• Clinical science

IgA nephropathy (Berger disease)


IgA nephropathy (Berger disease) is the most common primary glomerulonephritis worldwide. It most frequently affects males in the second to third decades of life. Clinical manifestations are usually triggered by upper respiratory tract or gastrointestinal infections and include gross hematuria and flank pain. In some cases, it may present as rapidly progressive glomerulonephritis (RPGN). Urinalysis of asymptomatic patients often shows persistent microhematuria and minor proteinuria, while more severe cases may manifest with recurrent episodes of nephritic syndrome. A kidney biopsy is indicated in patients with signs of severe or progressive disease to make a definitive diagnosis. Treatment consists of measures to slow the progression of the disease (e.g., ACE inhibitors) as well as immunosuppressive therapy in more severe cases. Even with the appropriate treatment, up to 50% of patients progress to end-stage renal disease within 20–25 years.


  • IgA nephropathy is the most common primary glomerulonephritis.
  • Peak incidence: second to third decades of life
  • Sex: > (2:1)
  • Ethnicity: more common in the Asian population (worldwide)

Epidemiological data refers to the US, unless otherwise specified.


  • The cause is still not entirely understood.
  • Most likely mechanism: an increased number of defective, circulating IgA antibodies are synthesized (often triggered by mucosal infections, i.e., upper respiratory tract and gastrointestinal infections) IgA antibodies form immune complexes that deposit in the kidney glomerulonephritis (type III hypersensitivity reaction)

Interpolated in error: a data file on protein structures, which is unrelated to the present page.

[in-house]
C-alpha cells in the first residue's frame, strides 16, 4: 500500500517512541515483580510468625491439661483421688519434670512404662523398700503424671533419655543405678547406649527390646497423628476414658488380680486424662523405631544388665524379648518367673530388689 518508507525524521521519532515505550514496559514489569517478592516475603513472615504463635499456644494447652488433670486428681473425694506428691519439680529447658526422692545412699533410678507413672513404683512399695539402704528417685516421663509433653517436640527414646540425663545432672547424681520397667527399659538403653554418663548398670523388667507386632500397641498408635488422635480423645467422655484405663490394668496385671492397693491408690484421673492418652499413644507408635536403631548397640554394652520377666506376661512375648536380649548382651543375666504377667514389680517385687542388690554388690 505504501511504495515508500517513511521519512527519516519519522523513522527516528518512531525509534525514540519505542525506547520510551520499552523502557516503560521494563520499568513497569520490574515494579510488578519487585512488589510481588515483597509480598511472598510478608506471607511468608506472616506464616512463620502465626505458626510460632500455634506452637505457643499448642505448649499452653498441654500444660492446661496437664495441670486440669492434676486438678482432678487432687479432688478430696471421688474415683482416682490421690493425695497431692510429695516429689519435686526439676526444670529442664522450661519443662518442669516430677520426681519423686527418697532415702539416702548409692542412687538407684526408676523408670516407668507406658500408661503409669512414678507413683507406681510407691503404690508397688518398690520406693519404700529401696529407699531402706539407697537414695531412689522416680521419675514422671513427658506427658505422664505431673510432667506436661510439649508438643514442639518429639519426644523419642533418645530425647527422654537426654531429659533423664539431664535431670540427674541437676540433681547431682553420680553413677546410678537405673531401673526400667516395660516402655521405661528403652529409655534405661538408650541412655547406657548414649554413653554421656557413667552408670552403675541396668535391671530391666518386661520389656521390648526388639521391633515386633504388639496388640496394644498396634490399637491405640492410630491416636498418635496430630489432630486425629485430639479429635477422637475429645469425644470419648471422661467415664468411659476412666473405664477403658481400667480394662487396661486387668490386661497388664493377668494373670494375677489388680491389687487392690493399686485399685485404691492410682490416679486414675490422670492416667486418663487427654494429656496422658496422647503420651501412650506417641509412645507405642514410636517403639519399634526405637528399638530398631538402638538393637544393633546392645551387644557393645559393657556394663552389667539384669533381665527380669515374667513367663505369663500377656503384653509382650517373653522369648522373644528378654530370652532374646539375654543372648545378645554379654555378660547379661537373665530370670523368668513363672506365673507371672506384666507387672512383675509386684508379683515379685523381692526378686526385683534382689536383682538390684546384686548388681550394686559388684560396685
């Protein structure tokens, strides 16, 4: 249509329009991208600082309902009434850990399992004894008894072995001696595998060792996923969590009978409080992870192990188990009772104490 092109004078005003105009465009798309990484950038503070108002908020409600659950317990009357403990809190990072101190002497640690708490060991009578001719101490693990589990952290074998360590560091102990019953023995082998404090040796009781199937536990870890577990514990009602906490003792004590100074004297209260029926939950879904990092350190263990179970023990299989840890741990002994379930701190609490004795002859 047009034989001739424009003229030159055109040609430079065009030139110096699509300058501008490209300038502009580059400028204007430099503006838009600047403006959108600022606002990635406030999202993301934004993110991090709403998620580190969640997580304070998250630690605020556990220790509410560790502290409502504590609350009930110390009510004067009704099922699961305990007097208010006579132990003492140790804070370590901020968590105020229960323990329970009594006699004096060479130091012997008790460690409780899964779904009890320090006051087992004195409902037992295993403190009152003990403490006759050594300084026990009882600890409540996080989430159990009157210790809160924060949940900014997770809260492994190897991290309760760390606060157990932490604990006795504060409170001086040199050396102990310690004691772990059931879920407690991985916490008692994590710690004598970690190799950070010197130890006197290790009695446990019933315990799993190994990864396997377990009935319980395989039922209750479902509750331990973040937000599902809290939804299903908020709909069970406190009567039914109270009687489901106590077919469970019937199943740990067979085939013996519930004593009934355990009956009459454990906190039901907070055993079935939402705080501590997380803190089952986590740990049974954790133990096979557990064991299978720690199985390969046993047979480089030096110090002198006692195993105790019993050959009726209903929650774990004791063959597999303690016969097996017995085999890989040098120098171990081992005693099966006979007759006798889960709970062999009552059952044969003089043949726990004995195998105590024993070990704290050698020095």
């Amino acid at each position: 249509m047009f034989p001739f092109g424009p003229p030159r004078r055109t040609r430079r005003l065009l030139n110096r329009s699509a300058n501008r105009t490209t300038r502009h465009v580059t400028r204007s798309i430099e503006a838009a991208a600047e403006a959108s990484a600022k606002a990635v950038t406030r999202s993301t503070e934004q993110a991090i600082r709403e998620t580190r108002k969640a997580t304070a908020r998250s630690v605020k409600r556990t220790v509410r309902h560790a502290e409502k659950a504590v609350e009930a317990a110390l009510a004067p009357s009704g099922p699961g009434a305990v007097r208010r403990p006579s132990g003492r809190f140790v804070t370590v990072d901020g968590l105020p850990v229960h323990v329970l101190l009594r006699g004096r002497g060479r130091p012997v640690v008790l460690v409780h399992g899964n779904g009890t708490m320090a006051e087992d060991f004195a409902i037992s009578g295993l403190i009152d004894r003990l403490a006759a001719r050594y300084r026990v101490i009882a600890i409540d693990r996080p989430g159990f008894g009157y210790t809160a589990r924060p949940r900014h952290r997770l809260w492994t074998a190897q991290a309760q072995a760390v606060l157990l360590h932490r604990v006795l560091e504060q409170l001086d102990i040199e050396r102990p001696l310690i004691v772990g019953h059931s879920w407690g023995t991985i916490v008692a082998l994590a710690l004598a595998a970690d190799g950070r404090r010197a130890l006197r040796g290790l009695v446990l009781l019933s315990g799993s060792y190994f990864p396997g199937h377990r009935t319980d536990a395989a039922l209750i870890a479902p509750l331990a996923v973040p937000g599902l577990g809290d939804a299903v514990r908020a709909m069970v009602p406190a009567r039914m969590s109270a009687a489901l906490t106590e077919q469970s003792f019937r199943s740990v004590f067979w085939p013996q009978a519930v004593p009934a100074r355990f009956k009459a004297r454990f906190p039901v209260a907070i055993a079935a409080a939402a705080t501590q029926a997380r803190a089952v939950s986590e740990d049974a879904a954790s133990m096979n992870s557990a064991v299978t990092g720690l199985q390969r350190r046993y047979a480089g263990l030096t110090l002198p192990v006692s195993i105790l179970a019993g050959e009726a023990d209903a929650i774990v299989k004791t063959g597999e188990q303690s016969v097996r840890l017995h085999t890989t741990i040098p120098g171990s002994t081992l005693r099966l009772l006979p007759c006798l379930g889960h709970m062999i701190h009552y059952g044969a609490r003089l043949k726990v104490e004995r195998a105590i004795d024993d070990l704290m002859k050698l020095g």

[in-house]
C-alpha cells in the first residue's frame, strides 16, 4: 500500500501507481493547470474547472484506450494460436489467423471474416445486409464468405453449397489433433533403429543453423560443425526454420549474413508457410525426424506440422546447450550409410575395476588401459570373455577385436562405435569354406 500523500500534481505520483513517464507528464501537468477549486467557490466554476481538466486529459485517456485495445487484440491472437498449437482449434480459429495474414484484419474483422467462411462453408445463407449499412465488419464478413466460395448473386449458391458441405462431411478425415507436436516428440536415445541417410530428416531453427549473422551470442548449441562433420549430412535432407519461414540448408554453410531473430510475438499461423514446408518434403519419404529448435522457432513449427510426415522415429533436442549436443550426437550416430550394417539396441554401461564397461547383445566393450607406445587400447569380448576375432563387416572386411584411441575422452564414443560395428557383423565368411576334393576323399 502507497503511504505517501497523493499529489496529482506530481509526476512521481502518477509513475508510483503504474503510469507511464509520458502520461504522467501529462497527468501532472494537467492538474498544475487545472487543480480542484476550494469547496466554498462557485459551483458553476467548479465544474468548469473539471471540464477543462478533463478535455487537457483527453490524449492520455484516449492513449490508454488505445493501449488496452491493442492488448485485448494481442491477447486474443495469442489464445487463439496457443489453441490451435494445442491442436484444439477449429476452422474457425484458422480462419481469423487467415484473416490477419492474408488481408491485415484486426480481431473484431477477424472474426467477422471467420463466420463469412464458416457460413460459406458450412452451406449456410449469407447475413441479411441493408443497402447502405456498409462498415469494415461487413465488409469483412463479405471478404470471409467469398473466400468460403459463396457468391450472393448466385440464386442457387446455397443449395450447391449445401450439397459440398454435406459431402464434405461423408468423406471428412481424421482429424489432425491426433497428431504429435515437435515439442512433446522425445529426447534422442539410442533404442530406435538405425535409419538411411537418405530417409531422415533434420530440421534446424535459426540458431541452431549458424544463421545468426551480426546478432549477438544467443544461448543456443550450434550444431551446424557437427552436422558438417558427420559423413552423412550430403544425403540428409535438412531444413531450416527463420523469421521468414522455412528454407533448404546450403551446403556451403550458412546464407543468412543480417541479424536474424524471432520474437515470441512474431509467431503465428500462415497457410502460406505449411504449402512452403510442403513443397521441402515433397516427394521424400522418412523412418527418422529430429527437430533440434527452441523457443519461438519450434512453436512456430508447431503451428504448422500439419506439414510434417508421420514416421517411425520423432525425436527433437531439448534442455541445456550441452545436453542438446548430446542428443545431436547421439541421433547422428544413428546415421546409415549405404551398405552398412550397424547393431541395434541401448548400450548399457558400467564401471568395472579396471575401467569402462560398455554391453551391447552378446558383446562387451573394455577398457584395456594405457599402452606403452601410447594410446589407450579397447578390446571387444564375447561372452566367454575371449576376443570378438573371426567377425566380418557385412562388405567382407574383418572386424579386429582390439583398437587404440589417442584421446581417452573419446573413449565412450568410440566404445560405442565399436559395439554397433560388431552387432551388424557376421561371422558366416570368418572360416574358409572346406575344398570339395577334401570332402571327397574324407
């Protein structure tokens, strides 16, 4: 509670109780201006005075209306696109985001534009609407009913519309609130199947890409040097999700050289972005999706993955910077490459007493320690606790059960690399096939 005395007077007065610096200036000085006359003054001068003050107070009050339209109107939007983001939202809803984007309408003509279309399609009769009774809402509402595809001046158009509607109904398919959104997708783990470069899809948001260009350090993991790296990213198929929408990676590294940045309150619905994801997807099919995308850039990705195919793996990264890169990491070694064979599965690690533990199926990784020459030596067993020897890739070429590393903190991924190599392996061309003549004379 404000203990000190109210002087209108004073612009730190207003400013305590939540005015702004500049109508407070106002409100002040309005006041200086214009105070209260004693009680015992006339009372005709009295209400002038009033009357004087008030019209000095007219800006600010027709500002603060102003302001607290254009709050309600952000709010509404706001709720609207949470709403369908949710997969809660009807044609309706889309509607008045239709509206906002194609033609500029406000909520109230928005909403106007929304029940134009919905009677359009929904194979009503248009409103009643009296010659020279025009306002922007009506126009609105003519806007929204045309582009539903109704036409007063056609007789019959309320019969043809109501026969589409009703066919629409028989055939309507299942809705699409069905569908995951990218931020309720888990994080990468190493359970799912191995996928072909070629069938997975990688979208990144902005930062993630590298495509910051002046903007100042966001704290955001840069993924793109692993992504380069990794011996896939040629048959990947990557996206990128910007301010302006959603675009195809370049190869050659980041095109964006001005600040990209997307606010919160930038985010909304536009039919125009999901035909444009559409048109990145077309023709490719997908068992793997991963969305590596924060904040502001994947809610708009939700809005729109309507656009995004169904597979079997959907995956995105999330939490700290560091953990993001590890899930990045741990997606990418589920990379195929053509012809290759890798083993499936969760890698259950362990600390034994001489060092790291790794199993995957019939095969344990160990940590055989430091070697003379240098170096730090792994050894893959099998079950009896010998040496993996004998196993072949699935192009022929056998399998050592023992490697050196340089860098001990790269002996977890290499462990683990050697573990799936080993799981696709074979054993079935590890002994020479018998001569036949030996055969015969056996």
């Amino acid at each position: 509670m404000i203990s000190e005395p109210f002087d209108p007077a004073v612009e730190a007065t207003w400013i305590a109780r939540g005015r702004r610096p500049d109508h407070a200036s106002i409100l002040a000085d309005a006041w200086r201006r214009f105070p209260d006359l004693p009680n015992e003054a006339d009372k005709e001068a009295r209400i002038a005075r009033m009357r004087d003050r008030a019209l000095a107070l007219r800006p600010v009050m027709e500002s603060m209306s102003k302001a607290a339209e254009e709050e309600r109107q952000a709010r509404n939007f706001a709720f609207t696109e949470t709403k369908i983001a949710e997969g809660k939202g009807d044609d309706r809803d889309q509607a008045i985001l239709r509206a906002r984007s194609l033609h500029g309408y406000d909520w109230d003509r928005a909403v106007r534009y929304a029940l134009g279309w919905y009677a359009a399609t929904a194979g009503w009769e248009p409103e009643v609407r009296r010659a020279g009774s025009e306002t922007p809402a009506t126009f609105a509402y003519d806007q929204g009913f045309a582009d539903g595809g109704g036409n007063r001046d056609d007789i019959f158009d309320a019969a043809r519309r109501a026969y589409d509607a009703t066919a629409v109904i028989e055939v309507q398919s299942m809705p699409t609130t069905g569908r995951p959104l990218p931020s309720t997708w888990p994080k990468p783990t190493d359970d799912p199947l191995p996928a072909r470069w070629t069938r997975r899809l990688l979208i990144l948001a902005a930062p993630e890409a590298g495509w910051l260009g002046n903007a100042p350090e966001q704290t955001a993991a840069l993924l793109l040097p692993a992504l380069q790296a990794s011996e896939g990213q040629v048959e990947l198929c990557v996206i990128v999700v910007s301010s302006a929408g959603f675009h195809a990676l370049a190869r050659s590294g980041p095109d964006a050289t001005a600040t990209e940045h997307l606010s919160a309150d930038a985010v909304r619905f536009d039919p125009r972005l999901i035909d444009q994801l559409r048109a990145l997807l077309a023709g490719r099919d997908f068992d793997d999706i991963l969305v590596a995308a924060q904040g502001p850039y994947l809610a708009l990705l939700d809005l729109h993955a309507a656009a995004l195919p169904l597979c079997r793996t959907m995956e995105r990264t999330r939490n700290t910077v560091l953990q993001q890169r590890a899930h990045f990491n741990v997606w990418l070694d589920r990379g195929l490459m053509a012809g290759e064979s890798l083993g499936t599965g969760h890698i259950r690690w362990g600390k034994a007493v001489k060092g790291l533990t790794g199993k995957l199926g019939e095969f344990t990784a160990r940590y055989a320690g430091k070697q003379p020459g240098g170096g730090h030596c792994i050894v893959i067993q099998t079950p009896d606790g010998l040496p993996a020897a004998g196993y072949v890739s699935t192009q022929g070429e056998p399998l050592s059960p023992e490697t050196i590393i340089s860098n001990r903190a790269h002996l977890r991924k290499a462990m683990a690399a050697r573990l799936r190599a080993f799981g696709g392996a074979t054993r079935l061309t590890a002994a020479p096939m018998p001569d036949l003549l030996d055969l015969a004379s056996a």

Clinical features

The course of the disease is highly variable and can manifest in the following forms:

  • Asymptomatic
  • Recurring episodes of:
    • Gross hematuria
    • Flank pain
    • Low-grade fever
    • And/or nephritic syndrome (including hypertension)
    • Usually during or immediately following a respiratory or gastrointestinal infection
  • Can progress to RPGN and/or nephrotic syndrome (< 10% of patients)
  • Up to 50% of patients progress to end-stage renal disease within 20–25 years.
    • Risk factors associated with a worse prognosis: persistent gross hematuria, hypertension, proteinuria (> 1 g/24 h), males < 30 years of age, elevated serum creatinine, histopathologic signs of interstitial fibrosis

IgA nephropathy and Henoch-Schonlein purpura (HSP) are both IgA-mediated vasculitides triggered by a mucosal infection. HSP most commonly occurs in children < 10 years of age and affects multiple organ systems (palpable purpura, abdominal pain, arthralgia). IgA nephropathy is limited to the kidneys and typically affects adults.


Diagnosis is based on clinical presentation and laboratory results. In some cases, renal biopsy may be indicated to confirm the diagnosis.

The renal manifestation of Henoch-Schönlein purpura is pathologically the same as IgA nephropathy.

Differential diagnoses

The differential diagnoses listed here are not exhaustive.


last updated 06/04/2019
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